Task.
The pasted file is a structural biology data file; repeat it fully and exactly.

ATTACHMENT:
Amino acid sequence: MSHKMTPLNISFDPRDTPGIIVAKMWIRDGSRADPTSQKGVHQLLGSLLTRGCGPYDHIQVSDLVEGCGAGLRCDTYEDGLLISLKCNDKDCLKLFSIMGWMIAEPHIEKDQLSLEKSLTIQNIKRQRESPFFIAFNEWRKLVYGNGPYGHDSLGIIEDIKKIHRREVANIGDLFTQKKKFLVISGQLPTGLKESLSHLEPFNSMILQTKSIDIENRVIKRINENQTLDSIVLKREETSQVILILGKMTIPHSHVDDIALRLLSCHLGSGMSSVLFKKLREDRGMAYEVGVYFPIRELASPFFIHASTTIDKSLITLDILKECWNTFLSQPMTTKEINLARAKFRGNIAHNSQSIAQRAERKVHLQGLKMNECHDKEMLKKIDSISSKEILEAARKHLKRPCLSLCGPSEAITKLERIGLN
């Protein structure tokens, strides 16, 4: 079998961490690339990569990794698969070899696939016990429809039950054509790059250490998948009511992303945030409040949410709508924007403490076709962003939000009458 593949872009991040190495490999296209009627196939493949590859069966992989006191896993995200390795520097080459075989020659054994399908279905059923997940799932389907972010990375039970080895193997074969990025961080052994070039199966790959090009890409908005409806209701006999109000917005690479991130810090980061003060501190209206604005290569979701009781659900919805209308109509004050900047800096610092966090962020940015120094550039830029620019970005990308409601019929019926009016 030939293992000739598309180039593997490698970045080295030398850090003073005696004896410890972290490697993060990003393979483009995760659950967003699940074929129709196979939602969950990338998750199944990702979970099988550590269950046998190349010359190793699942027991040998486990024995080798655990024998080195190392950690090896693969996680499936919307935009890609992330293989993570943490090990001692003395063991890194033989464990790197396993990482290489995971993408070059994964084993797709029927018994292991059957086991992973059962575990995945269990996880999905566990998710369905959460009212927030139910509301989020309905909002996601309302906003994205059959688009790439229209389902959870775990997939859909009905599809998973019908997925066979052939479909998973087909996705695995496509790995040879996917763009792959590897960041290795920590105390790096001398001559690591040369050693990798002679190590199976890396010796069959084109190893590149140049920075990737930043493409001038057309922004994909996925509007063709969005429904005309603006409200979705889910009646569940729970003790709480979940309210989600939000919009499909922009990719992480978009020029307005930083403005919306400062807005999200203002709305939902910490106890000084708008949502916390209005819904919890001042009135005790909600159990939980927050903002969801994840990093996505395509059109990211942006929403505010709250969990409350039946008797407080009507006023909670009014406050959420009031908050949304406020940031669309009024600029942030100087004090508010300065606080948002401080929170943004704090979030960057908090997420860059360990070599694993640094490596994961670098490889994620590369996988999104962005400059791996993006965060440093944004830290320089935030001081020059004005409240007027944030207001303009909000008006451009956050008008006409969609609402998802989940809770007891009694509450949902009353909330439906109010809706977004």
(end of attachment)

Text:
Amino acid sequence: MSHKMTPLNISFDPRDTPGIIVAKMWIRDGSRADPTSQKGVHQLLGSLLTRGCGPYDHIQVSDLVEGCGAGLRCDTYEDGLLISLKCNDKDCLKLFSIMGWMIAEPHIEKDQLSLEKSLTIQNIKRQRESPFFIAFNEWRKLVYGNGPYGHDSLGIIEDIKKIHRREVANIGDLFTQKKKFLVISGQLPTGLKESLSHLEPFNSMILQTKSIDIENRVIKRINENQTLDSIVLKREETSQVILILGKMTIPHSHVDDIALRLLSCHLGSGMSSVLFKKLREDRGMAYEVGVYFPIRELASPFFIHASTTIDKSLITLDILKECWNTFLSQPMTTKEINLARAKFRGNIAHNSQSIAQRAERKVHLQGLKMNECHDKEMLKKIDSISSKEILEAARKHLKRPCLSLCGPSEAITKLERIGLN
């Protein structure tokens, strides 16, 4: 079998961490690339990569990794698969070899696939016990429809039950054509790059250490998948009511992303945030409040949410709508924007403490076709962003939000009458 593949872009991040190495490999296209009627196939493949590859069966992989006191896993995200390795520097080459075989020659054994399908279905059923997940799932389907972010990375039970080895193997074969990025961080052994070039199966790959090009890409908005409806209701006999109000917005690479991130810090980061003060501190209206604005290569979701009781659900919805209308109509004050900047800096610092966090962020940015120094550039830029620019970005990308409601019929019926009016 030939293992000739598309180039593997490698970045080295030398850090003073005696004896410890972290490697993060990003393979483009995760659950967003699940074929129709196979939602969950990338998750199944990702979970099988550590269950046998190349010359190793699942027991040998486990024995080798655990024998080195190392950690090896693969996680499936919307935009890609992330293989993570943490090990001692003395063991890194033989464990790197396993990482290489995971993408070059994964084993797709029927018994292991059957086991992973059962575990995945269990996880999905566990998710369905959460009212927030139910509301989020309905909002996601309302906003994205059959688009790439229209389902959870775990997939859909009905599809998973019908997925066979052939479909998973087909996705695995496509790995040879996917763009792959590897960041290795920590105390790096001398001559690591040369050693990798002679190590199976890396010796069959084109190893590149140049920075990737930043493409001038057309922004994909996925509007063709969005429904005309603006409200979705889910009646569940729970003790709480979940309210989600939000919009499909922009990719992480978009020029307005930083403005919306400062807005999200203002709305939902910490106890000084708008949502916390209005819904919890001042009135005790909600159990939980927050903002969801994840990093996505395509059109990211942006929403505010709250969990409350039946008797407080009507006023909670009014406050959420009031908050949304406020940031669309009024600029942030100087004090508010300065606080948002401080929170943004704090979030960057908090997420860059360990070599694993640094490596994961670098490889994620590369996988999104962005400059791996993006965060440093944004830290320089935030001081020059004005409240007027944030207001303009909000008006451009956050008008006409969609609402998802989940809770007891009694509450949902009353909330439906109010809706977004």